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4K Ultra HD Review: Scream (2022)

April 13, 2022

By John Corrado

★★½ (out of 4)

Partway through Scream, the fifth film in the horror comedy series that somewhat confusingly adopts the same name as the 1996 original, one of the film’s new characters explains the concept of a “requel.”

It’s not a full remake or reboot, they explain, or else fans won’t be happy, but rather a legacy sequel that follows a similar formula with new characters, while having enough connections to the original film and characters to please the die hard fans. That this description perfectly fits the film itself is in keeping with the meta spirit of the franchise, which became famous for its self-referential side.

The first in the series not to be directed by Wes Craven, with the directing team of Matt Bettinelli-Olpin and Tyler Gillett (Ready or Not) taking over for the late horror master, this Scream likewise copies a lot of the same beats as the first one and is clearly intended as a fresh start, while still feeling beholden to the previous four films. It’s a passing of the torch, if you will (similar to the fourth film from 2011, which was also intended as a sort of series reboot following the original trilogy).

The film sees the return of several legacy characters, including original survivor Sydney Prescott (Neve Campbel), reporter Gale Weathers (Courtney Cox), and former sheriff Dewey Riley (David Arquette), while also introducing a diverse new cast of characters who are connected to the old guard in one way or another. But the end results are somewhat mixed, and this is far from the strongest entry in the series.

On the anniversary of the original killings, another copycat killer wearing a Ghostface mask is on the loose in Woodsboro, replicating the same killing spree from 25 years earlier that in turn inspired the movie-within-a-movie Stab franchise, which is now on its eighth instalment (a reboot that drew the ire of serious fans). The film, of course, opens with a teen girl at home alone who receives an anonymous phone call on her landline from someone wanting to play a game.

The girl is Tara Carpenter (Jenny Ortega), and the caller ominously asks the trademark question, “what’s your favourite scary movie?” Tara informs them that she prefers “elevated horror” like The Babadook over slashers like Stab. Right off the bat, this is screenwriters James Vanderbilt and Guy Busick (taking over for original writer Kevin Williamson) acknowledging that how young people view the horror genre has changed since the release of Craven’s original film in the ’90s.

Tara survives the knife attack but ends up in the hospital. This brings her older sister Sam (Melissa Barrera), who left several years earlier under shadowy circumstances, back to Woodsboro, bringing along her new boyfriend Richie (Jack Quaid). Sam and Richie meet up with Tara’s group of self-aware high school friends, who know the ins and outs of scary movies, to try and identify the killer before his next strike. Everyone’s a suspect as the bodies start pilling up, leading to a sort of Clue game as they try to figure out who’s behind the mask.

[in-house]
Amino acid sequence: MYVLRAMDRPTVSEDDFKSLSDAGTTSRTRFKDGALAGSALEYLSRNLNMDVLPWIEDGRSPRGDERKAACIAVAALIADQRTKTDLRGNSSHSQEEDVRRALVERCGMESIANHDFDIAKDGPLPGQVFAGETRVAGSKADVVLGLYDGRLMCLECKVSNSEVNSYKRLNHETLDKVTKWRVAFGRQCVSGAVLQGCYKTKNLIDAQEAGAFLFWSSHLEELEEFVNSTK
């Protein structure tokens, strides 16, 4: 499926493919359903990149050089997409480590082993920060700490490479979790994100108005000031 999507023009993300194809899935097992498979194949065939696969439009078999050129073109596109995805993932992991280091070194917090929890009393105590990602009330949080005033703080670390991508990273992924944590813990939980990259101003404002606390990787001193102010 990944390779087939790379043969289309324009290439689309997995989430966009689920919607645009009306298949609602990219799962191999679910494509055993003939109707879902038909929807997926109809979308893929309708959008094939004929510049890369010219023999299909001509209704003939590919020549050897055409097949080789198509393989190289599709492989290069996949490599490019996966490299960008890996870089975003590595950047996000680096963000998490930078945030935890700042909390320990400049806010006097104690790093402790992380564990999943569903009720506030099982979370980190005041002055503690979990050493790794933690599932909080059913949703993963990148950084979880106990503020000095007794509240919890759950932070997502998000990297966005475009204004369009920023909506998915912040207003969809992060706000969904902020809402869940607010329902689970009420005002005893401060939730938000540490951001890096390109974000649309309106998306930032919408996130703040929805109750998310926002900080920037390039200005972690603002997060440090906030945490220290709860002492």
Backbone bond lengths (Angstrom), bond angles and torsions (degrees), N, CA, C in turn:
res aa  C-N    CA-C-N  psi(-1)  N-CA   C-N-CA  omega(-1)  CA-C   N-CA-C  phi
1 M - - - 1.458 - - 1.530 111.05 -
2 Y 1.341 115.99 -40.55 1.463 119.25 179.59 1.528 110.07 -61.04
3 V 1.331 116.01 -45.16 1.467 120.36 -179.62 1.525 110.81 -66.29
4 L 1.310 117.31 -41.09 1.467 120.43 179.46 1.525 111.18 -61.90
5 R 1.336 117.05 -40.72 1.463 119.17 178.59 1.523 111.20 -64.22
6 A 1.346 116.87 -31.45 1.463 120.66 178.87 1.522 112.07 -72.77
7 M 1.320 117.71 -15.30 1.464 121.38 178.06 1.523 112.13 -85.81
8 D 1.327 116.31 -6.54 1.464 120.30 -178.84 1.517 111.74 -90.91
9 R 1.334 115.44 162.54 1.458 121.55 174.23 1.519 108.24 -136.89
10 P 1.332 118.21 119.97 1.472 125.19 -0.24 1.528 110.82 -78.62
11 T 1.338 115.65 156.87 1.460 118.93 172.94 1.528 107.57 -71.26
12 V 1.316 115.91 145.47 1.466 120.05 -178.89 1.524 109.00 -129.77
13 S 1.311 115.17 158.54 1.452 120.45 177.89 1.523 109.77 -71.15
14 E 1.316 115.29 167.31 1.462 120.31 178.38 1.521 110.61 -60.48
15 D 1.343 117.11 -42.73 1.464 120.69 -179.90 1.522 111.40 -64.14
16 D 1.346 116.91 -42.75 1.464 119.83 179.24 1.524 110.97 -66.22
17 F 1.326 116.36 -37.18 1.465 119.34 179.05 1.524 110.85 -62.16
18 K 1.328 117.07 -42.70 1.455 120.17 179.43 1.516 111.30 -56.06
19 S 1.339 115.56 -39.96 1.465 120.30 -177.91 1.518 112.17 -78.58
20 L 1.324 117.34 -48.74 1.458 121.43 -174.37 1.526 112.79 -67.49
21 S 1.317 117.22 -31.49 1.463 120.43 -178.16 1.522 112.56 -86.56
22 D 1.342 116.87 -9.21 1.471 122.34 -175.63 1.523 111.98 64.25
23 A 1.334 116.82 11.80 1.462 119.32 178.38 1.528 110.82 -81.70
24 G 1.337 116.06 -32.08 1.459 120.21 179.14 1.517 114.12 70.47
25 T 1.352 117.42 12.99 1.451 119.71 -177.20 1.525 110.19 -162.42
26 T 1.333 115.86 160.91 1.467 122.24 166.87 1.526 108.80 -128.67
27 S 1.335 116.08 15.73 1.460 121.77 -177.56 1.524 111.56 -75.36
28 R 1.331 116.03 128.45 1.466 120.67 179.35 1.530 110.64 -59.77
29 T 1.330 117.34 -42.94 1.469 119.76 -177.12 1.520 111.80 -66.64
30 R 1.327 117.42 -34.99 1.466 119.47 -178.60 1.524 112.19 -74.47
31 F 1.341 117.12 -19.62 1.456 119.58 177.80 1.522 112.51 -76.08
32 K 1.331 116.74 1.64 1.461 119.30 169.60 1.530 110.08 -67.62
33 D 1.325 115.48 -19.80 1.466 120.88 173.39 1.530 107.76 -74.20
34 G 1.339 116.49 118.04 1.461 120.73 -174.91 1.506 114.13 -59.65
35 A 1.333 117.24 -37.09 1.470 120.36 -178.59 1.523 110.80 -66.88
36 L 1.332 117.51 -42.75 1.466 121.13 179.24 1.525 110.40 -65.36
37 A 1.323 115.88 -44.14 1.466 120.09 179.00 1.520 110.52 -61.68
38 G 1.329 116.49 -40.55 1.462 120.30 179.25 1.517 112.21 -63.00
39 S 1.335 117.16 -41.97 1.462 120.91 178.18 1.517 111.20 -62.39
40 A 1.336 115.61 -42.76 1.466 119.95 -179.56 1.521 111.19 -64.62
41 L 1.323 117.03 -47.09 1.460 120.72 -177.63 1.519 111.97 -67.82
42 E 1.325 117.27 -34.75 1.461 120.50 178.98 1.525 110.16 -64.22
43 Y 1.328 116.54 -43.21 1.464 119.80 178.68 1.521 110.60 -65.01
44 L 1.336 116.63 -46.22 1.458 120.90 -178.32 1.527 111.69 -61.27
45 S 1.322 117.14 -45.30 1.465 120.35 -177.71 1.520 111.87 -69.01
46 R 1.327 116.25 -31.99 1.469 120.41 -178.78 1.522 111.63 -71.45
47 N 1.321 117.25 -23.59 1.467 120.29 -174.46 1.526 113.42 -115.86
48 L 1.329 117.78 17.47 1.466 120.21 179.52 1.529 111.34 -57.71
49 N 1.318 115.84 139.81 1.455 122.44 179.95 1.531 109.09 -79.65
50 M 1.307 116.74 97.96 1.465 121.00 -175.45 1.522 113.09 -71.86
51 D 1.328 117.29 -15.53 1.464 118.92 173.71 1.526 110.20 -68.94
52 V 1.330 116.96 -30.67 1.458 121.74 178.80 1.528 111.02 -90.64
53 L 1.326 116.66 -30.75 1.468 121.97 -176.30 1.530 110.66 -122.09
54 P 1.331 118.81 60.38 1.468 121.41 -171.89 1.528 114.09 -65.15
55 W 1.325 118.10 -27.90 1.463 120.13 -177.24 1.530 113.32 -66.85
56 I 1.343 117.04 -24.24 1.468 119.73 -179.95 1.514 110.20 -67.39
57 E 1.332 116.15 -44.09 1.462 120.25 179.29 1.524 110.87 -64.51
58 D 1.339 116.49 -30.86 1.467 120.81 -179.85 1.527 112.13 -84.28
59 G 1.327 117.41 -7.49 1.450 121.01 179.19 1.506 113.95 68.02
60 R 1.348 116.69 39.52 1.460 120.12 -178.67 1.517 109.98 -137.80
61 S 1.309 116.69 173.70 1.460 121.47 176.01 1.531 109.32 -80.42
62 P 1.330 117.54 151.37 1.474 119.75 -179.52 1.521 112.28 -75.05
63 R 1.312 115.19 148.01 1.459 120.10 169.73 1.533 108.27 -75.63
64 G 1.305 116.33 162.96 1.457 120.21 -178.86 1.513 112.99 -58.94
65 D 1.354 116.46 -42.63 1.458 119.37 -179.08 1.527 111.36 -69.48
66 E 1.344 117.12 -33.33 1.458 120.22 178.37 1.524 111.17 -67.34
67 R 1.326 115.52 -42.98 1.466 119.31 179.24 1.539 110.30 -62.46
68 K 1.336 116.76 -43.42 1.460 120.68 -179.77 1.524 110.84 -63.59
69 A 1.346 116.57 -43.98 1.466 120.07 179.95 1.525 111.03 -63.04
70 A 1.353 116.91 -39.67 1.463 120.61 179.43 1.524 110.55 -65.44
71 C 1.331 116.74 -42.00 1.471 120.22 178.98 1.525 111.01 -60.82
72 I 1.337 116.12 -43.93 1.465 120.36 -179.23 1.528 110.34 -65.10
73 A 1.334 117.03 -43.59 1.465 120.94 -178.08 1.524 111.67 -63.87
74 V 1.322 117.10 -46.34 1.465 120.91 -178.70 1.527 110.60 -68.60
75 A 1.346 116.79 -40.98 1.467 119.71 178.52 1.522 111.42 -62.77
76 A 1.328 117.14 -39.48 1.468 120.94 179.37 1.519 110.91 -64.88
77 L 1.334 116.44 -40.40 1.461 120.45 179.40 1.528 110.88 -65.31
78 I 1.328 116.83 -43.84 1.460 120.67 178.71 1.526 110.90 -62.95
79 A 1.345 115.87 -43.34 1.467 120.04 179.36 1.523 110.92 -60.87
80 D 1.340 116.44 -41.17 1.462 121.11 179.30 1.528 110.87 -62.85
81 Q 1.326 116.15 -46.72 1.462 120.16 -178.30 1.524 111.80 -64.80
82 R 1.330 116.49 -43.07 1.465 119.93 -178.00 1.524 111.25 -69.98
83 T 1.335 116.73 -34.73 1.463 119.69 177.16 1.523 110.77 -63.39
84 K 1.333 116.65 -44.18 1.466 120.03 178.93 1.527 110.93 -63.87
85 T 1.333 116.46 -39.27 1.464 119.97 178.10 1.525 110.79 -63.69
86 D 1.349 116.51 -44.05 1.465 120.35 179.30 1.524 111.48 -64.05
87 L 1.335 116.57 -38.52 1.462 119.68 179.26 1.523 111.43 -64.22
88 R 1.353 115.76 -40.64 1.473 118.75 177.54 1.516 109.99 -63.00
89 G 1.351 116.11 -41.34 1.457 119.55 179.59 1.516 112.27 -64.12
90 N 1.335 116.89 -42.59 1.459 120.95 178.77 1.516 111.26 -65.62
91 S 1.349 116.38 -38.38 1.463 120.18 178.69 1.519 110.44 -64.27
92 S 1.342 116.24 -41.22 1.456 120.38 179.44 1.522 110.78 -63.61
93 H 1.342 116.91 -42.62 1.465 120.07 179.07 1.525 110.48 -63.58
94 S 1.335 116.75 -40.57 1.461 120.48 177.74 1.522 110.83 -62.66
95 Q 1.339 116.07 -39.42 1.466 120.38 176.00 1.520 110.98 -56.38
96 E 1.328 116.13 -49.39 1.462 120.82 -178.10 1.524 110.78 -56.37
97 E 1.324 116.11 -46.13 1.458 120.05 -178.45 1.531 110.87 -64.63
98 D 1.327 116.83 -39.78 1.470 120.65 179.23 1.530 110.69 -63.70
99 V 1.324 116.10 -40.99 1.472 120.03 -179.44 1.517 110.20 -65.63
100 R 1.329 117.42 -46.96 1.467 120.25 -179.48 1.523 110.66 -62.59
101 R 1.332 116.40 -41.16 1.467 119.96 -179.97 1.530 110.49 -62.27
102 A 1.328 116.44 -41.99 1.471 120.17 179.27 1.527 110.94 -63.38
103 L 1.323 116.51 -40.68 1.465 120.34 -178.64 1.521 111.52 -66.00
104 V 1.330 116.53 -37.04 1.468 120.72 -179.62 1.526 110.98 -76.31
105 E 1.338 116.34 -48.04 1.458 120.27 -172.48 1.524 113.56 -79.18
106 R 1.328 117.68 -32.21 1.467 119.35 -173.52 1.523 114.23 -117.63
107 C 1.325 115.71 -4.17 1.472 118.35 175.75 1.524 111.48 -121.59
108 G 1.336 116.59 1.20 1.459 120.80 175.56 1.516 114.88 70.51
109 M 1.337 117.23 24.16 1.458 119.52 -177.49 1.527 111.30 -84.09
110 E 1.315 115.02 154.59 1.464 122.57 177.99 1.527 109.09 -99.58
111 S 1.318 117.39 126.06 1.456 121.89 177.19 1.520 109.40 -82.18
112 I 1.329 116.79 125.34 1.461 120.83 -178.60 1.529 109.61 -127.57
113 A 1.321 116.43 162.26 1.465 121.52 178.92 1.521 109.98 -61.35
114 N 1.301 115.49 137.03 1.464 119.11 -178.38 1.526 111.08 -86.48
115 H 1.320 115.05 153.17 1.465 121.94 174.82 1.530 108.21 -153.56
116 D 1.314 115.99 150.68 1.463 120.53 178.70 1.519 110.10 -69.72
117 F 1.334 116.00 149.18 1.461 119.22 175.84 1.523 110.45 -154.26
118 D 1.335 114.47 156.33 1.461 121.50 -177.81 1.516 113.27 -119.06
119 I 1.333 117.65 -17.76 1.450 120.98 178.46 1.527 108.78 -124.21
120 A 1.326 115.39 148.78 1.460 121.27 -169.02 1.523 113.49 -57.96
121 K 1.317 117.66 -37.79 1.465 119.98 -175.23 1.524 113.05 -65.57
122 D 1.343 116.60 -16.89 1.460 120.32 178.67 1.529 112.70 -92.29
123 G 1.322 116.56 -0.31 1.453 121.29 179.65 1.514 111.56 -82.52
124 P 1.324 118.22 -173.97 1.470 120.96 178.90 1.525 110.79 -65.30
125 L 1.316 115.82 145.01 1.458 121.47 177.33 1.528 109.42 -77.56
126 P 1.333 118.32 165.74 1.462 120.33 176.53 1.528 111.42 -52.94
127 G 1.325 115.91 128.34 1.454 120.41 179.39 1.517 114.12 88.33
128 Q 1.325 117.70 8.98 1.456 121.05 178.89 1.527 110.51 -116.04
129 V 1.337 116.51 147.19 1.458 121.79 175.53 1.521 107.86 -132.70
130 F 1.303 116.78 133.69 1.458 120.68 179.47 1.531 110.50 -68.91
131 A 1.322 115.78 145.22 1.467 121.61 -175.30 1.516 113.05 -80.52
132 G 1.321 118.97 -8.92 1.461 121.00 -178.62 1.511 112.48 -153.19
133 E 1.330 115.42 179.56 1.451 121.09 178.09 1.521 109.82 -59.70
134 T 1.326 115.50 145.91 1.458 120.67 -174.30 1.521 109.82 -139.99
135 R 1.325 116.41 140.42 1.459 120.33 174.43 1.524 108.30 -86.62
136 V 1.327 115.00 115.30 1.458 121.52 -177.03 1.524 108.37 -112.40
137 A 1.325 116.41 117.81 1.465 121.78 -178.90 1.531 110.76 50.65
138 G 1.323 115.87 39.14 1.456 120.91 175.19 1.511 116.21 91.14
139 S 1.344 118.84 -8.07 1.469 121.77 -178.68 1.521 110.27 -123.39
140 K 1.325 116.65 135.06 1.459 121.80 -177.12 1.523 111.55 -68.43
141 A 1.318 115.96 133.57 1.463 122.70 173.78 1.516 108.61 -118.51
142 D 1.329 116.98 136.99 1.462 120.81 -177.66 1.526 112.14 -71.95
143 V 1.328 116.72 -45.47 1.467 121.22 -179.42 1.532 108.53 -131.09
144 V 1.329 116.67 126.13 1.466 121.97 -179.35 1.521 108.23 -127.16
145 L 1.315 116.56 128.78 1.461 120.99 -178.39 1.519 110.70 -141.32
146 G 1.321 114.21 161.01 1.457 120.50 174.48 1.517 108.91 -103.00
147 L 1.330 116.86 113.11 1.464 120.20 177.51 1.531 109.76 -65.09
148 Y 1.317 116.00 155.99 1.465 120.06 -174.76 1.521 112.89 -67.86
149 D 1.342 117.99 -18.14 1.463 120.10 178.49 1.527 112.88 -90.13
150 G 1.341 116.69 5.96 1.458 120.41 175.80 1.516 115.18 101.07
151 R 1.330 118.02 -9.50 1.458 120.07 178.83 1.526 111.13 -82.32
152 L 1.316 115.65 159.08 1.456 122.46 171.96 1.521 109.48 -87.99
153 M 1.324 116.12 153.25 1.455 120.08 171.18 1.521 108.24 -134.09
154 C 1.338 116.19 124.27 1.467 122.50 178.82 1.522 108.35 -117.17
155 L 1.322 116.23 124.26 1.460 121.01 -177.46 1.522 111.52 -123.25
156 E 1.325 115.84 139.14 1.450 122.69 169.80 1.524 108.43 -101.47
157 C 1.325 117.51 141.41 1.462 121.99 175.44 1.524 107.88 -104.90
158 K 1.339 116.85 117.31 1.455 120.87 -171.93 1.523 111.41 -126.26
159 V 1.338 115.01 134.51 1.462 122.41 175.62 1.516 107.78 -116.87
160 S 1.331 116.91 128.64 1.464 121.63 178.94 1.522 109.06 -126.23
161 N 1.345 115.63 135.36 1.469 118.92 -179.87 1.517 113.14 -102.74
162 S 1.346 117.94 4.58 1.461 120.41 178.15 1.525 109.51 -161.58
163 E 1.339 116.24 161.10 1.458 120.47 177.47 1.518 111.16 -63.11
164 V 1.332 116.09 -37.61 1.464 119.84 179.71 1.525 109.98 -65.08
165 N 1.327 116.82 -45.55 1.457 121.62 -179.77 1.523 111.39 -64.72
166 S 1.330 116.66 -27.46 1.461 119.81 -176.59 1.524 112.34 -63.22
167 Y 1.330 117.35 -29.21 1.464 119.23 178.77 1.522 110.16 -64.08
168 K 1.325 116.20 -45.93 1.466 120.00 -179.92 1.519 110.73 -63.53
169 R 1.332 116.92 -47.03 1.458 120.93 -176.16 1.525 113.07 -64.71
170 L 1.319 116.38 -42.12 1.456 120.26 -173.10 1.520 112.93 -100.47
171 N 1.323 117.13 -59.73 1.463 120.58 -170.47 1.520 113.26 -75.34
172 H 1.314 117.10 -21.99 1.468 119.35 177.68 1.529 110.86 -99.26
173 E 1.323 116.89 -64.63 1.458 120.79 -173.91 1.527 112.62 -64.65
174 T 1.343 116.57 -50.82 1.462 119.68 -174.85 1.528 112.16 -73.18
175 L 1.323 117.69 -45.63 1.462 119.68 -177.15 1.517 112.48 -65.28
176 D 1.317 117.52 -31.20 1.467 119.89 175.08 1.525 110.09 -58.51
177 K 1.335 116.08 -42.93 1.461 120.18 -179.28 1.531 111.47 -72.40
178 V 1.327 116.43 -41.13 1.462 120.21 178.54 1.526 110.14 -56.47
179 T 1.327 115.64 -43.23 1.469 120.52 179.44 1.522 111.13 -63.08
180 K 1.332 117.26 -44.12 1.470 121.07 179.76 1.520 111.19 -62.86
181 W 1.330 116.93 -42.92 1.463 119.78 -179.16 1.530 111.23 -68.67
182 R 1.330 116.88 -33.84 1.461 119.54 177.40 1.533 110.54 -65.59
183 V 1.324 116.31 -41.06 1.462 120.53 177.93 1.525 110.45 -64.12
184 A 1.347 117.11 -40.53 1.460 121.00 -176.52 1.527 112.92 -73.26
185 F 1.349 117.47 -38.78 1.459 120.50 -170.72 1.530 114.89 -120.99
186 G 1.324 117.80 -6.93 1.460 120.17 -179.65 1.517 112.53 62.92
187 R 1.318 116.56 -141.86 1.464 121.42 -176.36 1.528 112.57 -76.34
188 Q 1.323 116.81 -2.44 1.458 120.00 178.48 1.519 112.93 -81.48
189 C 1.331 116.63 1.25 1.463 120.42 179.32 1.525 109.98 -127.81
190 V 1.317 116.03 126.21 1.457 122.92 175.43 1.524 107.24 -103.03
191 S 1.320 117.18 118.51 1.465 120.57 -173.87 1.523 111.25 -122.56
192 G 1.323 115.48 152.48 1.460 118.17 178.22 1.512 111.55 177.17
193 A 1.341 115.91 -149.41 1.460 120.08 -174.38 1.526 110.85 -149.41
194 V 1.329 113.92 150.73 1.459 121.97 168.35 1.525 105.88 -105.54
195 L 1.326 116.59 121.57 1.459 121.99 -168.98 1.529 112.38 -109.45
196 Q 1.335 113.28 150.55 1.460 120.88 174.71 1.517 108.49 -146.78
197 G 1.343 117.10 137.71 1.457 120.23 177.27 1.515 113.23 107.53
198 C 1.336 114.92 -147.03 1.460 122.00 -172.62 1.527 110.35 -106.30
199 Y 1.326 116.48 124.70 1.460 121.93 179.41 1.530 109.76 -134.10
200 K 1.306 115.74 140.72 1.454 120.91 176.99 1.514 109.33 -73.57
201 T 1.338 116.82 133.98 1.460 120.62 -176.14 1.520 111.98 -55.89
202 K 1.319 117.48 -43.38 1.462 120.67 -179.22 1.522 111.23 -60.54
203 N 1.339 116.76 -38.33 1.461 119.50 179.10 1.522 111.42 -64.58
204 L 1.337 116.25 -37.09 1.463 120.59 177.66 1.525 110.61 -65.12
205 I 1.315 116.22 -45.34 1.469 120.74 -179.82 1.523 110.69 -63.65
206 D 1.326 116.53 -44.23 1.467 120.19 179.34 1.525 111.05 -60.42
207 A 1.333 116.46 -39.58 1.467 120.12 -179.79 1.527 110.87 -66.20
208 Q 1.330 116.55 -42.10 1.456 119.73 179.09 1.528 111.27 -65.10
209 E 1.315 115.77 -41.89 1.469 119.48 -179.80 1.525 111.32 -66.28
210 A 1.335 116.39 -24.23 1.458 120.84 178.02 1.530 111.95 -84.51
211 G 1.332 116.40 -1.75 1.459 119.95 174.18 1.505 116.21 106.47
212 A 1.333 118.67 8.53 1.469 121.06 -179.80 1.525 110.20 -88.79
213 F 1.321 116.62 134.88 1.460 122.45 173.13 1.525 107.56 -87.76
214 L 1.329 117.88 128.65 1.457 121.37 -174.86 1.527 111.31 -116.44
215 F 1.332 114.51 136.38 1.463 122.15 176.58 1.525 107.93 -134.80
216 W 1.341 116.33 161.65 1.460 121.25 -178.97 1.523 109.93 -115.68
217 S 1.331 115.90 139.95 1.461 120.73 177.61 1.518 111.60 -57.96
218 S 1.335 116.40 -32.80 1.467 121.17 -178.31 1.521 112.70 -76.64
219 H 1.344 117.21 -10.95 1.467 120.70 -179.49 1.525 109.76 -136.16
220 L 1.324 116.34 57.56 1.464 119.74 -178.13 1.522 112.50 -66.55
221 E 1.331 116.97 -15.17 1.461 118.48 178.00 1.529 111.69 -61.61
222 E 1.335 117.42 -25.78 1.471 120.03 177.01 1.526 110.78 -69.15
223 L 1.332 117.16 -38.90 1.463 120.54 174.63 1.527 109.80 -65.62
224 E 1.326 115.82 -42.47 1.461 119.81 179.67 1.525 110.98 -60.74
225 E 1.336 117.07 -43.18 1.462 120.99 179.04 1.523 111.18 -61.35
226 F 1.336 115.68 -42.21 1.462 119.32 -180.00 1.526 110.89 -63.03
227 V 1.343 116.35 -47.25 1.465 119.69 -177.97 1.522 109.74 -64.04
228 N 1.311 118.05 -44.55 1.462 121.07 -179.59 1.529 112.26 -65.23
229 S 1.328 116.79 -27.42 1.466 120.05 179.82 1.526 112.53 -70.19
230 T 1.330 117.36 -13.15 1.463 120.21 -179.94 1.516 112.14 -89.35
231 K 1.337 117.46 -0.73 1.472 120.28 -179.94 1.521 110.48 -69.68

This is very much a modern take on the franchise. It’s no longer just landlines being targeted, but also messaging apps and smart door locks. The script also addresses toxic fandom and online radicalization, with the suggestion that the new killings are a form of “fan fiction” meant to correct the events of the latest Stab film. These are good ideas in theory, that build upon the “does movie violence cause real life violence” questions that were raised in the original films. But Scream (2022) can’t quite replicate the freshness of Craven’s films, which more effectively balanced laughs and scares.

The new characters simply aren’t that interesting, and the film is actually a bit predictable once it gets going, with a lot of Easter eggs and callbacks to the previous films that arguably become somewhat of a crutch. Despite some moments of tension, this new Scream is also not particularly scary, and its self-aware dialogue and commentary on fandom is somewhat obvious and not nearly as clever as it seems to think it is. It’s not terrible as far as legacy sequels go, and it is fairly entertaining to watch, but also no match for the wits (or kills) of Craven’s original.

Bonus Features (4K Ultra HD):

The 4K disc offers superior picture quality, and includes a handful of bonus features. A code for a digital copy is also included in the package, which ships with a slipcover.

Filmmaker Commentary: Featuring directors Bettinelli-Olpin and Gillett, writers Vanderbilt and Busick, and executive producer Chad Villella.

Deleted Scenes (2 minutes, 57 seconds): A selection of brief moments cut from the film, presented in succession with no title cards.

• New Blood (7 minutes, 33 seconds): The filmmakers and old and new cast members talk about building upon the earlier films and making a Scream movie for 2022.

Bloodlines (8 minutes, 33 seconds): Campbell, Cox and Arquette discuss reprising their roles over a decade since the last film, and how this film continues the legacy of the series.

In the Shadow of the Master (7 minutes, 22 seconds): The cast members pay tribute to Wes Craven, who passed away in 2015, and discuss honouring his rich legacy.

Scream 1996 Trailer (1 minute, 31 seconds): A new trailer for the original 1996 film, advertising the 4K release.

Scream (2022) is a Paramount Home Entertainment release. It’s 114 minutes and rated 14A.

Street Date: April 5th, 2022

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